Femoroacetebular Impingement

What is a Femoroacetabular Impingement?

Femoroacetabular impingement (FAI) is a condition where the bones of the hip are abnormally shaped. Because they do not fit together perfectly, the hip bones rub against each other and cause damage to the joint.

Labral Anatomy

The hip is a ball-and-socket joint. The socket is formed by the acetabulum, which is part of the pelvis. The ball is the femoral head, which is the upper end of the femur (thighbone). Articular cartilage lines the joint. It is a smooth, low friction material that covers the surface of the ball and socket, enabling the bones to glide easily across each other. In a healthy hip, the femoral head fits perfectly into the acetabulum.

The acetabulum is ringed by a strong fibrocartilage gasket called the labrum. The labrum creates a tight seal, keeps in the lubricating fluid, and helps to provide stability to the joint.

What is hip impingement?

Impingement usually occurs because the hip does not form as a perfect ball and socket during childhood. Either the ball is not properly round, causing CAM impingement; or the socket has extra bone extending out beyond the normal rim, causing PINCER impingement.  In many cases, there are elements of both cam and pincer impingement present. FAI leads to the cartilage and labrum being pinched or squeezed between the abnormal ball and socket, limiting movement and causing pain. Over time, this action can result in the tearing of the labrum and breakdown of articular cartilage. Eventually, progression of this damage can lead to arthritis of the hip joint.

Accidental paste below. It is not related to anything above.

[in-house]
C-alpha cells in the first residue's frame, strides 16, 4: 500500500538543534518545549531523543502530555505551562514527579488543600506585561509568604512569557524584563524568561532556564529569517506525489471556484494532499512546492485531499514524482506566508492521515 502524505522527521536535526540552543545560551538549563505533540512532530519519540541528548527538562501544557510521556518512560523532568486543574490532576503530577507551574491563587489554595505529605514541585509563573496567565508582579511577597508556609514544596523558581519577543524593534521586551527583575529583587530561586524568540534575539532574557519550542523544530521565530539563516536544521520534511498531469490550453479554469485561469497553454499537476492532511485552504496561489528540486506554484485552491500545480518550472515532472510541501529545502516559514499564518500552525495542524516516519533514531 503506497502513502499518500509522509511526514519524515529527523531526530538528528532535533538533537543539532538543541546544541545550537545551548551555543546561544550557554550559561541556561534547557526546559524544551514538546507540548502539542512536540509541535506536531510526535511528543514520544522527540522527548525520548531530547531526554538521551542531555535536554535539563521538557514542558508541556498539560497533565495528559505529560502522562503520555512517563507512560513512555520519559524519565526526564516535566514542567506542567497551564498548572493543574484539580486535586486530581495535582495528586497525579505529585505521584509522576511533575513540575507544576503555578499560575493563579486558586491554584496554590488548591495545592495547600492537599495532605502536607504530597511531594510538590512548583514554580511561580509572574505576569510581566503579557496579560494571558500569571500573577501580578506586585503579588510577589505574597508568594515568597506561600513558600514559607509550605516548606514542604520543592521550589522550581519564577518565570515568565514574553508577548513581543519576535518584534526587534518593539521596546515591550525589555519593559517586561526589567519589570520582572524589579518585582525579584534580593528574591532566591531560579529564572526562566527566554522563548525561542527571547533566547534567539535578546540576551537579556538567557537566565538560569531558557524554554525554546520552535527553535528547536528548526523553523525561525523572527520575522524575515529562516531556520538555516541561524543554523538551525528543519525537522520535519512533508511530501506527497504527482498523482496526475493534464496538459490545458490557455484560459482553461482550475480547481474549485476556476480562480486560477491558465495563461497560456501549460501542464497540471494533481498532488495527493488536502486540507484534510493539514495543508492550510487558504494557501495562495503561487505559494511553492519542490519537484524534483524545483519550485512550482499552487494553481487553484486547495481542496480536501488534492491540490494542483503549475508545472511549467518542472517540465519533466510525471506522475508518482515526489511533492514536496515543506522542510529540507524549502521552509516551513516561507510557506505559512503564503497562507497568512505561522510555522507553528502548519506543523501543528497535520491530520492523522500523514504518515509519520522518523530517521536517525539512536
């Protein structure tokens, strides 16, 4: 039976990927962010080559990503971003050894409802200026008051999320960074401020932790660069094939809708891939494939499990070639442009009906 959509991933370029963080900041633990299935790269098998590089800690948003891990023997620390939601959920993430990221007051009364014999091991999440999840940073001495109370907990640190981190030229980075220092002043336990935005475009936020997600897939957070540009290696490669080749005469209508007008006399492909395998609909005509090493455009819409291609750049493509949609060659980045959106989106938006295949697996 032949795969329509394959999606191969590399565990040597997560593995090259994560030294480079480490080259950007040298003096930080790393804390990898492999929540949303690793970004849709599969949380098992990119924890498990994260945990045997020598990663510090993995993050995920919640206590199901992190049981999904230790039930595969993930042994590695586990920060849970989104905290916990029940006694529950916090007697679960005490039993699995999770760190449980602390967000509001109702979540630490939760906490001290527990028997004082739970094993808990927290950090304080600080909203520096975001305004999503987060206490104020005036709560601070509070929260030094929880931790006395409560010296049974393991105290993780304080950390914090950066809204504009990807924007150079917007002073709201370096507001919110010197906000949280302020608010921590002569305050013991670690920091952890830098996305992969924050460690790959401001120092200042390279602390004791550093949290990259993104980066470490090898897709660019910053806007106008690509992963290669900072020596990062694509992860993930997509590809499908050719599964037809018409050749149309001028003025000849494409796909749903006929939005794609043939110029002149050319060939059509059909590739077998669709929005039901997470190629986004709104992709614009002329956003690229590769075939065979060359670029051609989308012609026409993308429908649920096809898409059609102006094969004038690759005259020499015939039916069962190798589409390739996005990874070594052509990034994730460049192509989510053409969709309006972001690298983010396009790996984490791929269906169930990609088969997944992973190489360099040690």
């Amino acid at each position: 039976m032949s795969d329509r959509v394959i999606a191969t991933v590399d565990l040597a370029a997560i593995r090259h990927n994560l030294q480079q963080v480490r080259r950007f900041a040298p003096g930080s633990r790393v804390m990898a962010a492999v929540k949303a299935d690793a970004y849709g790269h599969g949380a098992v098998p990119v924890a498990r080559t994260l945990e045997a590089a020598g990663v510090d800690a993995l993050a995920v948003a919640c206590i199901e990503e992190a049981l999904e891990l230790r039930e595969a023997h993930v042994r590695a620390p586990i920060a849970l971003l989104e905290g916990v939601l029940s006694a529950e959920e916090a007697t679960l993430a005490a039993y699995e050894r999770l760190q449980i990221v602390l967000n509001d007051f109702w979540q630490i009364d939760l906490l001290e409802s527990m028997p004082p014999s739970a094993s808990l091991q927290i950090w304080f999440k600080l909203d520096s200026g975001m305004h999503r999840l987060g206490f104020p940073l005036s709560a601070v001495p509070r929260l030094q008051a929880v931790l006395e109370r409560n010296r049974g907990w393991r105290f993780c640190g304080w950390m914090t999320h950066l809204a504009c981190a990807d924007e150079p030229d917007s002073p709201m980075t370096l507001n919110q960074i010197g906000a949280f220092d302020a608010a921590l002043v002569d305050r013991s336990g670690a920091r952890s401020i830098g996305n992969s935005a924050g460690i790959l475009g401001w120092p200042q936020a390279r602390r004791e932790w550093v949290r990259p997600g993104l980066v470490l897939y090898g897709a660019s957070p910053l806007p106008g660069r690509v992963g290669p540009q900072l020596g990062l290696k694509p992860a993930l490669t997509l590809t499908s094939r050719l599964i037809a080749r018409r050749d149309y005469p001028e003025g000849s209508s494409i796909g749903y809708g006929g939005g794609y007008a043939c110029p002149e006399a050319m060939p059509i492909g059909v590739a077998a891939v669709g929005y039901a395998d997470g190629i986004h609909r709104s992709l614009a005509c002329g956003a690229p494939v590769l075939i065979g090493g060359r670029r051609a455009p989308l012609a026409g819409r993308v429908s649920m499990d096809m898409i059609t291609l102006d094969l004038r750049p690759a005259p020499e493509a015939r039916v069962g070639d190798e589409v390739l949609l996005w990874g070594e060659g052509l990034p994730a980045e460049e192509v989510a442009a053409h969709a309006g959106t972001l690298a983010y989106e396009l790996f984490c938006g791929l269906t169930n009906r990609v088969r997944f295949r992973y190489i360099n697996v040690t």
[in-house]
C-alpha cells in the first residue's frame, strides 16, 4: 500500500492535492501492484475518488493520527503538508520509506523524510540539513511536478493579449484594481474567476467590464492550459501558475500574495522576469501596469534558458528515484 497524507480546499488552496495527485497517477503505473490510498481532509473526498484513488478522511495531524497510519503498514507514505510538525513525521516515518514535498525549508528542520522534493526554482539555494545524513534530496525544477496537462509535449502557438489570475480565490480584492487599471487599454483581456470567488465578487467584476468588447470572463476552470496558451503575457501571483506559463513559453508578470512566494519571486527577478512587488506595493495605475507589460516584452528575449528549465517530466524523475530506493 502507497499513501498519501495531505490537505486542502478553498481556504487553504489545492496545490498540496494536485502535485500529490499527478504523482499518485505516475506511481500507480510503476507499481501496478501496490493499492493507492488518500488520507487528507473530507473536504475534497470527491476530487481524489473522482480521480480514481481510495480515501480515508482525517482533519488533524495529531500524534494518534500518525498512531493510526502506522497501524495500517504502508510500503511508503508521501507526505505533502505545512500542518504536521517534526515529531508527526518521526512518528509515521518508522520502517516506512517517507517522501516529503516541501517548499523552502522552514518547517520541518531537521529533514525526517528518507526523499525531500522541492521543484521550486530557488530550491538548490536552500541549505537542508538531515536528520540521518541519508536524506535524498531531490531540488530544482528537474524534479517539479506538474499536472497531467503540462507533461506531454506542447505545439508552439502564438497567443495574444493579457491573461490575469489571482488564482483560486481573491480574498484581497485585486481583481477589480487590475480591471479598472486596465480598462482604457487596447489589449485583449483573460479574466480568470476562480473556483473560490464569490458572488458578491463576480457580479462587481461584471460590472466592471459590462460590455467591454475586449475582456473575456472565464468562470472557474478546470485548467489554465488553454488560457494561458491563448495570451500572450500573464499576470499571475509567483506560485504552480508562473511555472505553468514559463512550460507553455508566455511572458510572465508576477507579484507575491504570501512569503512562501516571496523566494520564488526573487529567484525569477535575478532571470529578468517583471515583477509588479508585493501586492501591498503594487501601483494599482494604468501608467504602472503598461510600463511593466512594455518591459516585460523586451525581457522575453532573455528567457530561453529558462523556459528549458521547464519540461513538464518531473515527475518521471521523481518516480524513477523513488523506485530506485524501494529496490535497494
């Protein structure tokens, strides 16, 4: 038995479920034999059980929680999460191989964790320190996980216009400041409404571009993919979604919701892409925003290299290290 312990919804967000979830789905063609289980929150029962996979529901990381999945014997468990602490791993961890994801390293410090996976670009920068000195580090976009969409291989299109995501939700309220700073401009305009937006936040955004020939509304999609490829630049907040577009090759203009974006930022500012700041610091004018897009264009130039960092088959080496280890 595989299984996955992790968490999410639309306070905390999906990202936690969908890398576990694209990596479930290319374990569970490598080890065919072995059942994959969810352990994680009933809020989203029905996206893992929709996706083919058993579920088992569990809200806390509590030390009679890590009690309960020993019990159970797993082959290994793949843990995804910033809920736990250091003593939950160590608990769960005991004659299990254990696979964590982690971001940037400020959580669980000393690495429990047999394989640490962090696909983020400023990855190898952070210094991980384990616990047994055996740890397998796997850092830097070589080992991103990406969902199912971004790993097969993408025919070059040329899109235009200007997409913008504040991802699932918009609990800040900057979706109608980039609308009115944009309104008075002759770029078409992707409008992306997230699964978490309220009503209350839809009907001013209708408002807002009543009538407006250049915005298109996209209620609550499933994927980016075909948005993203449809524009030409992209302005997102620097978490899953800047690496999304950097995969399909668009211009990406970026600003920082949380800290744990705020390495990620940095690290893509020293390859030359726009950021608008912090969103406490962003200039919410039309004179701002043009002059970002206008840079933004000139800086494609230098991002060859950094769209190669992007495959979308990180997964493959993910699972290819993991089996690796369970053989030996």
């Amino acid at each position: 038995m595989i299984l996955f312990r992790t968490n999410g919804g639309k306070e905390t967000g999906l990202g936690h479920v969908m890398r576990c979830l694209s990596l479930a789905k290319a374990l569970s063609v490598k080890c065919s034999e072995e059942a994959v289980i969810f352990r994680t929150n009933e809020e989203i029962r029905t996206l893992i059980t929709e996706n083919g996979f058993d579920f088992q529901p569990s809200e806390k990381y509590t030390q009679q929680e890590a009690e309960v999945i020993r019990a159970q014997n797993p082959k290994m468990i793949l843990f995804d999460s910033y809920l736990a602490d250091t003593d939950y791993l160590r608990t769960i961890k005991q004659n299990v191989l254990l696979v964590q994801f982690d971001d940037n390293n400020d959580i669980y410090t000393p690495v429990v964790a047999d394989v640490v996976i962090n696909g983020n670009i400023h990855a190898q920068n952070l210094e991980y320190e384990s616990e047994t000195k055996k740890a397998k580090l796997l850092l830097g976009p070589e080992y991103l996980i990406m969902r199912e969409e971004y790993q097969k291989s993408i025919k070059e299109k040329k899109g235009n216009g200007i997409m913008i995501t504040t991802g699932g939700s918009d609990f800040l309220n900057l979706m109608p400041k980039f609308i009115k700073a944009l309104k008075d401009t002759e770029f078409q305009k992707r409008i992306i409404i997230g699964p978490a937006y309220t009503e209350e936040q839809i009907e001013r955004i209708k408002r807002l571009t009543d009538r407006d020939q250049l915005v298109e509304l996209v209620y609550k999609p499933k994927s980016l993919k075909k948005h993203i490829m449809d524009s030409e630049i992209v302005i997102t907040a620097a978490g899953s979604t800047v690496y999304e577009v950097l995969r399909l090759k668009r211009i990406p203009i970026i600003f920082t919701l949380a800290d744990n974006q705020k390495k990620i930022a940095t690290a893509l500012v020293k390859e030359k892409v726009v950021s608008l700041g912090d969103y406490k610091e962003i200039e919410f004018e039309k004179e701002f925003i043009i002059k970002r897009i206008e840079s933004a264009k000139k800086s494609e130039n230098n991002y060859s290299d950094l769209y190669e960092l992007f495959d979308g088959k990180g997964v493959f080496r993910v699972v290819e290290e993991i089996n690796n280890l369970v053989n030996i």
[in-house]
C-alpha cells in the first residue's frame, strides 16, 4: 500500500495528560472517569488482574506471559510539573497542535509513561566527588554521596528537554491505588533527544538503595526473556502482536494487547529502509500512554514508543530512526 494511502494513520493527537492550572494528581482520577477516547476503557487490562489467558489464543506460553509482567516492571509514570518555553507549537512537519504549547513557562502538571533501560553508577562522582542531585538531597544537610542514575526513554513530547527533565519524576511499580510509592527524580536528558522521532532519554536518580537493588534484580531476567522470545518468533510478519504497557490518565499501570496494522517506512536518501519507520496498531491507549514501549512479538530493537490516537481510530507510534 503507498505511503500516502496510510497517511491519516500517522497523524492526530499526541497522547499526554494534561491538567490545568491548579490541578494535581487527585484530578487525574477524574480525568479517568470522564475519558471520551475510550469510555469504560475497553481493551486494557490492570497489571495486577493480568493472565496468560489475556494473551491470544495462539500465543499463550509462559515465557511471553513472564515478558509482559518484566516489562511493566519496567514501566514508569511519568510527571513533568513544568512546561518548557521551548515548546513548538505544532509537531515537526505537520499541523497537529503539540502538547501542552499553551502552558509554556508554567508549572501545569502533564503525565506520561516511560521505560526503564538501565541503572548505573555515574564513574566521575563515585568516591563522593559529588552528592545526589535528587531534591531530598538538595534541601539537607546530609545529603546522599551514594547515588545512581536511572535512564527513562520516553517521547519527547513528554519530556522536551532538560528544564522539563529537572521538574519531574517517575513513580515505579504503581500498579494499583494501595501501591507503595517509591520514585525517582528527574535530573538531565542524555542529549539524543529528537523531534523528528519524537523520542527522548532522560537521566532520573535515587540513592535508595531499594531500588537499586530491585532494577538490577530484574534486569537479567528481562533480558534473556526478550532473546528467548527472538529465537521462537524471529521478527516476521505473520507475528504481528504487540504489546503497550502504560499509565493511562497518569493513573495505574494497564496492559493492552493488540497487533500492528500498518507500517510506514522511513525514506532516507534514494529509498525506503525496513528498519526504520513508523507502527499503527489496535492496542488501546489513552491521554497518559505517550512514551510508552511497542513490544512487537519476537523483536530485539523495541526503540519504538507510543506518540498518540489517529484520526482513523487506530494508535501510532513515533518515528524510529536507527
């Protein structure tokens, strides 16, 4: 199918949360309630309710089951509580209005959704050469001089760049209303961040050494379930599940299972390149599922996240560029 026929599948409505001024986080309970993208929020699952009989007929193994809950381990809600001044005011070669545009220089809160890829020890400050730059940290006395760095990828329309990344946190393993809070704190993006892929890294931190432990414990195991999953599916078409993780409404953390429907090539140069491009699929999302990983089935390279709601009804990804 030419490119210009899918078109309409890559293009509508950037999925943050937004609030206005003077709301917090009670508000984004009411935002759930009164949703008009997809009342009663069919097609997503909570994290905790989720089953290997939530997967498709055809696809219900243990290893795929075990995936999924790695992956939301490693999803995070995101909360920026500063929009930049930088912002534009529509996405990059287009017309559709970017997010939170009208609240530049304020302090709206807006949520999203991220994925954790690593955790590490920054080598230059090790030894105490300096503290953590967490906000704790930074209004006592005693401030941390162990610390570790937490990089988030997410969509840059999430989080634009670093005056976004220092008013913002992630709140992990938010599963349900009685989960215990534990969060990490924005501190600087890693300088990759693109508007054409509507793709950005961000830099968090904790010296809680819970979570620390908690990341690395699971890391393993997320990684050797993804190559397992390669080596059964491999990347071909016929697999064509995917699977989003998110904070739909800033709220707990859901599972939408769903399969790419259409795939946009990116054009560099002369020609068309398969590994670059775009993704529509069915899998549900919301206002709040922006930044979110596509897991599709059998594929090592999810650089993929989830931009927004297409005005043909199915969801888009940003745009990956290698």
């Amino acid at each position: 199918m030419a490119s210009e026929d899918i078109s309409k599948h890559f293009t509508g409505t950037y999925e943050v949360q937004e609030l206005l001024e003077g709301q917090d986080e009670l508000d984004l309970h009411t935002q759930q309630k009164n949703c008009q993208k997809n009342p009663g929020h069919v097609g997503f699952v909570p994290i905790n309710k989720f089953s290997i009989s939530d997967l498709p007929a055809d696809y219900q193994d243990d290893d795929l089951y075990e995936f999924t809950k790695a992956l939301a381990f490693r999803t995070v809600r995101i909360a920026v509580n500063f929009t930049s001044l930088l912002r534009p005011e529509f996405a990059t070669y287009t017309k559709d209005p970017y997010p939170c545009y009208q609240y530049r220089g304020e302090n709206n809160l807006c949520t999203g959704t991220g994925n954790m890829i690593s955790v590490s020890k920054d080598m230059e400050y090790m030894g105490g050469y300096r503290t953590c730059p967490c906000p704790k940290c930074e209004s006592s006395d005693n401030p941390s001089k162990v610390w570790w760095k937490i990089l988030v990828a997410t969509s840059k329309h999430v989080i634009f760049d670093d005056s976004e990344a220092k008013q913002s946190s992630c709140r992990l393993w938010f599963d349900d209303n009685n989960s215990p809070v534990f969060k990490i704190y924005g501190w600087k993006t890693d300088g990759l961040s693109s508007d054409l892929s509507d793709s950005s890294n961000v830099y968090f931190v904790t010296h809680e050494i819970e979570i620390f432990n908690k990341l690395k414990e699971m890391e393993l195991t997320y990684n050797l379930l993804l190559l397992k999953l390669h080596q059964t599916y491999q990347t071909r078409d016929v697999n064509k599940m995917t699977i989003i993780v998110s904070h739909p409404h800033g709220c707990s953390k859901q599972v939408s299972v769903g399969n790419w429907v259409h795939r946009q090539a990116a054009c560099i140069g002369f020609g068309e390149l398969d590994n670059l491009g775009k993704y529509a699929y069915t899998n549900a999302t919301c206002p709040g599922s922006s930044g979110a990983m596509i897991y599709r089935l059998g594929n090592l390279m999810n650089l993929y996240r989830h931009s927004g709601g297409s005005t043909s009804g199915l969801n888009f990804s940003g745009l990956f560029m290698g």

What are the symptoms of hip impingement?

Many people with the x-ray appearances of FAI never get significant problems, probably because they are able to avoid pushing their hip into positions of impingement. However people with large abnormalities or athletically active people who work the hip joint more vigorously may begin to experience pain earlier than those who are less active. People with impingement usually have pain in the groin area, although it can be felt elsewhere. Sharp stabbing pain may occur with turning, twisting, and squatting, or specific sporting activities, but sometimes, it is just a dull ache. Catching, clicking or popping may indicate a labral tear associated with the impingement. When symptoms first occur, it is helpful to try and identify an activity or something you may have done that could have caused the pain. Sometimes, you can just back off on your activities, let your hip rest, and see if the pain will settle down. Over-the-counter anti-inflammatory medicines (ibuprofen, naproxen) may help.

How is impingement diagnosed?

A diagnosis of impingement is suggested by the pattern of hip pain and limitations. Other problems can mimic hip impingement, including hernia, groin muscle injuries and back problems. An examination will help to exclude these diagnoses.

X-rays:  of your hip will be performed to assess the shape and orientation of the bones.

MRI scan:  will show up labral tears and cartilage damage.

Local anaesthetic:  is usually injected into the hip at the same time as the MRI scan. This is important to figure out if your pain is truly coming from within the hip joint itself.

CT scan:  In some patients, if we are considering surgery, we will perform a 3D CT scan to accurately map the shape and size of the abnormalities we need to remove during surgery. If you have early arthritis, CT is important to ensure you have enough cartilage in the joint to make hip arthroscopy worthwhile.

3D CT scan of hip before and after impingement surgery to remove cam bump (white circle) from femur